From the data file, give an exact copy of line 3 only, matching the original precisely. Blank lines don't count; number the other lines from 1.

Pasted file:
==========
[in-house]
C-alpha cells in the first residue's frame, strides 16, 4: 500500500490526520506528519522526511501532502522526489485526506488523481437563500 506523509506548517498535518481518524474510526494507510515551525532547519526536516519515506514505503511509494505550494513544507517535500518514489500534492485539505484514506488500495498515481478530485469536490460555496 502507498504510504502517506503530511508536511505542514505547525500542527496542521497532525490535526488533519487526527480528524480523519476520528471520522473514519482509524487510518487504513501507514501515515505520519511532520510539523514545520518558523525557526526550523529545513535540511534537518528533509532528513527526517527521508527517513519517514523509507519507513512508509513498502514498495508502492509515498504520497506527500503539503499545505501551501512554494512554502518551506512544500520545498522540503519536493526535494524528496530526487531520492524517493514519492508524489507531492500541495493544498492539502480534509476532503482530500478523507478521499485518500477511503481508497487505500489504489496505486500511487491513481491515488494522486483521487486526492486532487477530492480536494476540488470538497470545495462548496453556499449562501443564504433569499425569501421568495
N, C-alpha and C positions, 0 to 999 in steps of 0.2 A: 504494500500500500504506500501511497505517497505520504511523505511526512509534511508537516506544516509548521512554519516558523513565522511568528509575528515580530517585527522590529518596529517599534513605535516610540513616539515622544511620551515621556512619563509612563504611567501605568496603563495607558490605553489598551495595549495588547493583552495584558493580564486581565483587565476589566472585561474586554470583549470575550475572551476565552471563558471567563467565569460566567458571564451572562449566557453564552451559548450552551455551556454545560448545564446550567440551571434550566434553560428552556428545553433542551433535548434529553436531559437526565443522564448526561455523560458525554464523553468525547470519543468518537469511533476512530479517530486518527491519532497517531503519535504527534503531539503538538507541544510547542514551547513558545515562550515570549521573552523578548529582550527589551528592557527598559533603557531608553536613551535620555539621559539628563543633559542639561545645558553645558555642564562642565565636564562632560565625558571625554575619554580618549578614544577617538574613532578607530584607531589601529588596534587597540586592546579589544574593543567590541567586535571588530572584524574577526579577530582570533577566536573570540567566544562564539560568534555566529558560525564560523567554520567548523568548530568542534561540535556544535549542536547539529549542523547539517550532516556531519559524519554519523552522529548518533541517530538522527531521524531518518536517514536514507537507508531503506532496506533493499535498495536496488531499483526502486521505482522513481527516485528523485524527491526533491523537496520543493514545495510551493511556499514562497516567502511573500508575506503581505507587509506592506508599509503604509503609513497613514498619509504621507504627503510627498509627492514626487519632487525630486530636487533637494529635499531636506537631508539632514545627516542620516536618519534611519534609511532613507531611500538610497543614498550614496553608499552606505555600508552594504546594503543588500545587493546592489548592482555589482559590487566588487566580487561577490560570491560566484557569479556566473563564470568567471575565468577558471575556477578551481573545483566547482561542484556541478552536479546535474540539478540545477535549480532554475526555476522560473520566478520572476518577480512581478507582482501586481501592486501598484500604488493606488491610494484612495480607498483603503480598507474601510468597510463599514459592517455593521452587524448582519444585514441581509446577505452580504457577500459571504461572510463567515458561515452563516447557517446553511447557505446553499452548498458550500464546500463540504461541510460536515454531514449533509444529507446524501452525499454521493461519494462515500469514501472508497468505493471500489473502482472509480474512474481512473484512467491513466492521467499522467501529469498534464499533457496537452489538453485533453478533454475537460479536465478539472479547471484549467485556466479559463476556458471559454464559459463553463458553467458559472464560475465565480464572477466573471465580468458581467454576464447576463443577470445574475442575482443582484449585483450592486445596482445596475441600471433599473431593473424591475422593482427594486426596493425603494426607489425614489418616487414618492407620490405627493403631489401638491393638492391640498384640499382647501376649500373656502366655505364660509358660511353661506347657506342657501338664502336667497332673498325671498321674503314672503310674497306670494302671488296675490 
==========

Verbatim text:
N, C-alpha and C positions, 0 to 999 in steps of 0.2 A: 504494500500500500504506500501511497505517497505520504511523505511526512509534511508537516506544516509548521512554519516558523513565522511568528509575528515580530517585527522590529518596529517599534513605535516610540513616539515622544511620551515621556512619563509612563504611567501605568496603563495607558490605553489598551495595549495588547493583552495584558493580564486581565483587565476589566472585561474586554470583549470575550475572551476565552471563558471567563467565569460566567458571564451572562449566557453564552451559548450552551455551556454545560448545564446550567440551571434550566434553560428552556428545553433542551433535548434529553436531559437526565443522564448526561455523560458525554464523553468525547470519543468518537469511533476512530479517530486518527491519532497517531503519535504527534503531539503538538507541544510547542514551547513558545515562550515570549521573552523578548529582550527589551528592557527598559533603557531608553536613551535620555539621559539628563543633559542639561545645558553645558555642564562642565565636564562632560565625558571625554575619554580618549578614544577617538574613532578607530584607531589601529588596534587597540586592546579589544574593543567590541567586535571588530572584524574577526579577530582570533577566536573570540567566544562564539560568534555566529558560525564560523567554520567548523568548530568542534561540535556544535549542536547539529549542523547539517550532516556531519559524519554519523552522529548518533541517530538522527531521524531518518536517514536514507537507508531503506532496506533493499535498495536496488531499483526502486521505482522513481527516485528523485524527491526533491523537496520543493514545495510551493511556499514562497516567502511573500508575506503581505507587509506592506508599509503604509503609513497613514498619509504621507504627503510627498509627492514626487519632487525630486530636487533637494529635499531636506537631508539632514545627516542620516536618519534611519534609511532613507531611500538610497543614498550614496553608499552606505555600508552594504546594503543588500545587493546592489548592482555589482559590487566588487566580487561577490560570491560566484557569479556566473563564470568567471575565468577558471575556477578551481573545483566547482561542484556541478552536479546535474540539478540545477535549480532554475526555476522560473520566478520572476518577480512581478507582482501586481501592486501598484500604488493606488491610494484612495480607498483603503480598507474601510468597510463599514459592517455593521452587524448582519444585514441581509446577505452580504457577500459571504461572510463567515458561515452563516447557517446553511447557505446553499452548498458550500464546500463540504461541510460536515454531514449533509444529507446524501452525499454521493461519494462515500469514501472508497468505493471500489473502482472509480474512474481512473484512467491513466492521467499522467501529469498534464499533457496537452489538453485533453478533454475537460479536465478539472479547471484549467485556466479559463476556458471559454464559459463553463458553467458559472464560475465565480464572477466573471465580468458581467454576464447576463443577470445574475442575482443582484449585483450592486445596482445596475441600471433599473431593473424591475422593482427594486426596493425603494426607489425614489418616487414618492407620490405627493403631489401638491393638492391640498384640499382647501376649500373656502366655505364660509358660511353661506347657506342657501338664502336667497332673498325671498321674503314672503310674497306670494302671488296675490 